The summit will address “building more robust and effective security partnerships to counter and prevent the growing threat of terrorism and violent extremism,” according to their website. And after the summit, Trump will participate in the inauguration of their new center to fight radicalism and promote moderate Islam, as well as in a Twitter forum with young people in the region.
“We expect the King to say that the extremism problem is really a Muslim problem, and the Muslims have to step up and do more,” the senior administration official added.
More, according to Jubeir, means a new military partnership between the U.S. and the Islamic Military Alliance to Fight Terrorism, a counterterror alliance started by Saudi Arabia in 2015. The challenge for Trump, however, will be to make those commitments mean something more than a photo op.
“Many of the Gulf governments lack strong institutions. They are better at making announcements than following through,” wrote Jon Alterman, director of the Middle East Program at the Center for Strategic and International Studies. “U.S. leadership here means insisting on even tighter bilateral and multilateral ties and better execution of the law enforcement mission.”
Before it has begun, however, the summit has already run into problems.
Sunni Saudi Arabia did not invite Iraqi Prime Minister Haider al-Abadi, a Shiite, instead inviting the much less powerful Iraqi president Fuad Masum, a Sunni Kurd.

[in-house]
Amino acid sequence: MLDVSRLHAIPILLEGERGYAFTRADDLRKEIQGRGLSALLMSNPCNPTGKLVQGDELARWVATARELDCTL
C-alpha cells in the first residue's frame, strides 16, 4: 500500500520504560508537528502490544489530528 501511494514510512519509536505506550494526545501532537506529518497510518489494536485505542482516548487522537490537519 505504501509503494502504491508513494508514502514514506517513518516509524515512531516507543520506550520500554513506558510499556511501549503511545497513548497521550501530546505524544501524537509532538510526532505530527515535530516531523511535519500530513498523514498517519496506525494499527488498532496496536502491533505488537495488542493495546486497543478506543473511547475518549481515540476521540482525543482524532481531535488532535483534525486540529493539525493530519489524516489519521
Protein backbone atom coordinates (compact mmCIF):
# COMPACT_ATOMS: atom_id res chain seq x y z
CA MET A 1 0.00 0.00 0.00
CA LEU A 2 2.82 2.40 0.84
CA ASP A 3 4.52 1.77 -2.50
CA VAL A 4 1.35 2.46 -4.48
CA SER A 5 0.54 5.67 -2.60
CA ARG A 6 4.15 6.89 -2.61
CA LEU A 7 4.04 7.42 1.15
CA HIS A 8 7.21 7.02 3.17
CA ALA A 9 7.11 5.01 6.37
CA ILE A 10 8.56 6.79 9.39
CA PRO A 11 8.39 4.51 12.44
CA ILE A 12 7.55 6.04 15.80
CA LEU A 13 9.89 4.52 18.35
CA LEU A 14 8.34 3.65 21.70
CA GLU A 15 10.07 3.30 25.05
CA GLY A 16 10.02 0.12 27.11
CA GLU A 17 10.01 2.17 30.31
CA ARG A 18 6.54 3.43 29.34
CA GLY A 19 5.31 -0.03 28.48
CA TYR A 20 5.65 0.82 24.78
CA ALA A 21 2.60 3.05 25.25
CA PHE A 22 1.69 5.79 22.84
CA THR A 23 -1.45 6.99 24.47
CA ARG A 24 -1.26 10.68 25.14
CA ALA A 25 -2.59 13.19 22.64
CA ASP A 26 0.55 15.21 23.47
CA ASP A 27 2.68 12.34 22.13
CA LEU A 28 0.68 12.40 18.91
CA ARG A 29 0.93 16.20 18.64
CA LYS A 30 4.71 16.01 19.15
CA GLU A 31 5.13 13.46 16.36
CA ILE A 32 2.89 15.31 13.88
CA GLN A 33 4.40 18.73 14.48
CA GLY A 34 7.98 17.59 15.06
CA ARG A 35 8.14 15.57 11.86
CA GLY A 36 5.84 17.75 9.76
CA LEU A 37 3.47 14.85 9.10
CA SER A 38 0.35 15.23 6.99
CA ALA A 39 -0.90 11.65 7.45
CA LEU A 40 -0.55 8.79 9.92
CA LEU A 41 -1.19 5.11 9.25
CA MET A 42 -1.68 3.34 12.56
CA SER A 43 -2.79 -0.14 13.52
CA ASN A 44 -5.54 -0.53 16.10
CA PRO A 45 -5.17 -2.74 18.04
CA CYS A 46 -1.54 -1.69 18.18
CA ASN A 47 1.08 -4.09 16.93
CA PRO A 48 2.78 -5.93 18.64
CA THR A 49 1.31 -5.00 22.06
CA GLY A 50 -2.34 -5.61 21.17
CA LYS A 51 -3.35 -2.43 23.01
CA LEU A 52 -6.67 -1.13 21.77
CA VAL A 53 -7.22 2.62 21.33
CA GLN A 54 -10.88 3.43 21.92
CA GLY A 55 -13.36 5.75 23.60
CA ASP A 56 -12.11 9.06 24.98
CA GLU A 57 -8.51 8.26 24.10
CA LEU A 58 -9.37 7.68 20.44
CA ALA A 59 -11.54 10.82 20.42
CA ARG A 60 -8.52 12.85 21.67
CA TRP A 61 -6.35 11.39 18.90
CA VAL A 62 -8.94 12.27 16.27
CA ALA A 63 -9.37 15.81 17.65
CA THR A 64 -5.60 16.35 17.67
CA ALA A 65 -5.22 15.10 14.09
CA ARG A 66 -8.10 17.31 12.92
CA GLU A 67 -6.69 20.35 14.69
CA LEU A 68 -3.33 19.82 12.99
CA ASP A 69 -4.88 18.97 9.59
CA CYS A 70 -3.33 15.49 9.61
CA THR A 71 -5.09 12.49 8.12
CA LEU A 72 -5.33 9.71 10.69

The perceived insult was seen to alienate Abadi, a crucial partner in the international fight against ISIS, and as one former U.S. ambassador told ABC News, it betrays an American administration either too disorganized to notice or too naive to grasp the importance.
While the White House wants to focus on the counterterror fight and follow through on its main regional foreign policy objective of defeating ISIS, behind the scenes the Saudis and others will be harping on another subject that matters more to them: Iran.
In fact, to some experts, all the ceremony and pageantry of Trump’s visit disguises the Kingdom’s true intention, to get assurances from the U.S. president that he will take an aggressive line against Tehran. Wounded by President Obama’s diplomatic outreach to the Iranians in the form of 2015’s multilateral nuclear non-proliferation agreement, Saudi Arabia sees their neighbors across the Gulf as their chief rival and threat.